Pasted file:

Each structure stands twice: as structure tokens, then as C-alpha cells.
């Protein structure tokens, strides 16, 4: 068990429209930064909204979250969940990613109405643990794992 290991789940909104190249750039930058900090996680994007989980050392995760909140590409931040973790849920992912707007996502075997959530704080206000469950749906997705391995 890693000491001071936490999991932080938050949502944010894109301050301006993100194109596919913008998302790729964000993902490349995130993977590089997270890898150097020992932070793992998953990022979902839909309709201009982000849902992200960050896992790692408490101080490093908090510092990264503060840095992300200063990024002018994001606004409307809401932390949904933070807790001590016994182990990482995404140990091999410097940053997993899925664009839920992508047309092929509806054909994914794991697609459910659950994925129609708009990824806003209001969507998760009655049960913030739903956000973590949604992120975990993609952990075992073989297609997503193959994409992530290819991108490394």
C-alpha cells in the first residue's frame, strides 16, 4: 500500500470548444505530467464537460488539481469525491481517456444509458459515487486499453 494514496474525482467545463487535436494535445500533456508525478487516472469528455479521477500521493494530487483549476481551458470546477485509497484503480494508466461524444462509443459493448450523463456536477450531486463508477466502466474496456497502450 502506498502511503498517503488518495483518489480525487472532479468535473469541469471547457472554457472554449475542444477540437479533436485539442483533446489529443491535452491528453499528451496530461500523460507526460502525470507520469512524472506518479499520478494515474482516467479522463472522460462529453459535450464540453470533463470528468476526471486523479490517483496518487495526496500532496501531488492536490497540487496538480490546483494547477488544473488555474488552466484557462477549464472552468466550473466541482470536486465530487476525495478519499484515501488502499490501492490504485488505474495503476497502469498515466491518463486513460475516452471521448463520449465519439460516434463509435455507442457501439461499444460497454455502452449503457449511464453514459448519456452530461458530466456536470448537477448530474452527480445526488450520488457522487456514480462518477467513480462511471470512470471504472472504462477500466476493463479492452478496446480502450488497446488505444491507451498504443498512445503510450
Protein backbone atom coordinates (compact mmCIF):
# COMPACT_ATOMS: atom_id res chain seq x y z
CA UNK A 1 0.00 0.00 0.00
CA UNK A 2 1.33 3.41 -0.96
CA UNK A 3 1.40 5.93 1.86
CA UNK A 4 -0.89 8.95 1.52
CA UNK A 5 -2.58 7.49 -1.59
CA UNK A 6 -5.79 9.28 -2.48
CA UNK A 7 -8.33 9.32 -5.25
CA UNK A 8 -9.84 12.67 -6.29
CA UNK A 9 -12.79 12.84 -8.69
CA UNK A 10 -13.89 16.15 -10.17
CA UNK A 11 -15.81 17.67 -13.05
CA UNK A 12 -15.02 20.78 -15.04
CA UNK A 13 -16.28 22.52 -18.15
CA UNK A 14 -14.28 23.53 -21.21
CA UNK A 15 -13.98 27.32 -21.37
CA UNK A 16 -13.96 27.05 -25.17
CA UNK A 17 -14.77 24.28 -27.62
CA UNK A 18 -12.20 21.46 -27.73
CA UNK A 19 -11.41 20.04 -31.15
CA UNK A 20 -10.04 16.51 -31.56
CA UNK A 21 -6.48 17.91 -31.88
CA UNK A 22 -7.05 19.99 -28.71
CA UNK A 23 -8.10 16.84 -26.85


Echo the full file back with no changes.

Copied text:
Each structure stands twice: as structure tokens, then as C-alpha cells.
């Protein structure tokens, strides 16, 4: 068990429209930064909204979250969940990613109405643990794992 290991789940909104190249750039930058900090996680994007989980050392995760909140590409931040973790849920992912707007996502075997959530704080206000469950749906997705391995 890693000491001071936490999991932080938050949502944010894109301050301006993100194109596919913008998302790729964000993902490349995130993977590089997270890898150097020992932070793992998953990022979902839909309709201009982000849902992200960050896992790692408490101080490093908090510092990264503060840095992300200063990024002018994001606004409307809401932390949904933070807790001590016994182990990482995404140990091999410097940053997993899925664009839920992508047309092929509806054909994914794991697609459910659950994925129609708009990824806003209001969507998760009655049960913030739903956000973590949604992120975990993609952990075992073989297609997503193959994409992530290819991108490394």
C-alpha cells in the first residue's frame, strides 16, 4: 500500500470548444505530467464537460488539481469525491481517456444509458459515487486499453 494514496474525482467545463487535436494535445500533456508525478487516472469528455479521477500521493494530487483549476481551458470546477485509497484503480494508466461524444462509443459493448450523463456536477450531486463508477466502466474496456497502450 502506498502511503498517503488518495483518489480525487472532479468535473469541469471547457472554457472554449475542444477540437479533436485539442483533446489529443491535452491528453499528451496530461500523460507526460502525470507520469512524472506518479499520478494515474482516467479522463472522460462529453459535450464540453470533463470528468476526471486523479490517483496518487495526496500532496501531488492536490497540487496538480490546483494547477488544473488555474488552466484557462477549464472552468466550473466541482470536486465530487476525495478519499484515501488502499490501492490504485488505474495503476497502469498515466491518463486513460475516452471521448463520449465519439460516434463509435455507442457501439461499444460497454455502452449503457449511464453514459448519456452530461458530466456536470448537477448530474452527480445526488450520488457522487456514480462518477467513480462511471470512470471504472472504462477500466476493463479492452478496446480502450488497446488505444491507451498504443498512445503510450
Protein backbone atom coordinates (compact mmCIF):
# COMPACT_ATOMS: atom_id res chain seq x y z
CA UNK A 1 0.00 0.00 0.00
CA UNK A 2 1.33 3.41 -0.96
CA UNK A 3 1.40 5.93 1.86
CA UNK A 4 -0.89 8.95 1.52
CA UNK A 5 -2.58 7.49 -1.59
CA UNK A 6 -5.79 9.28 -2.48
CA UNK A 7 -8.33 9.32 -5.25
CA UNK A 8 -9.84 12.67 -6.29
CA UNK A 9 -12.79 12.84 -8.69
CA UNK A 10 -13.89 16.15 -10.17
CA UNK A 11 -15.81 17.67 -13.05
CA UNK A 12 -15.02 20.78 -15.04
CA UNK A 13 -16.28 22.52 -18.15
CA UNK A 14 -14.28 23.53 -21.21
CA UNK A 15 -13.98 27.32 -21.37
CA UNK A 16 -13.96 27.05 -25.17
CA UNK A 17 -14.77 24.28 -27.62
CA UNK A 18 -12.20 21.46 -27.73
CA UNK A 19 -11.41 20.04 -31.15
CA UNK A 20 -10.04 16.51 -31.56
CA UNK A 21 -6.48 17.91 -31.88
CA UNK A 22 -7.05 19.99 -28.71
CA UNK A 23 -8.10 16.84 -26.85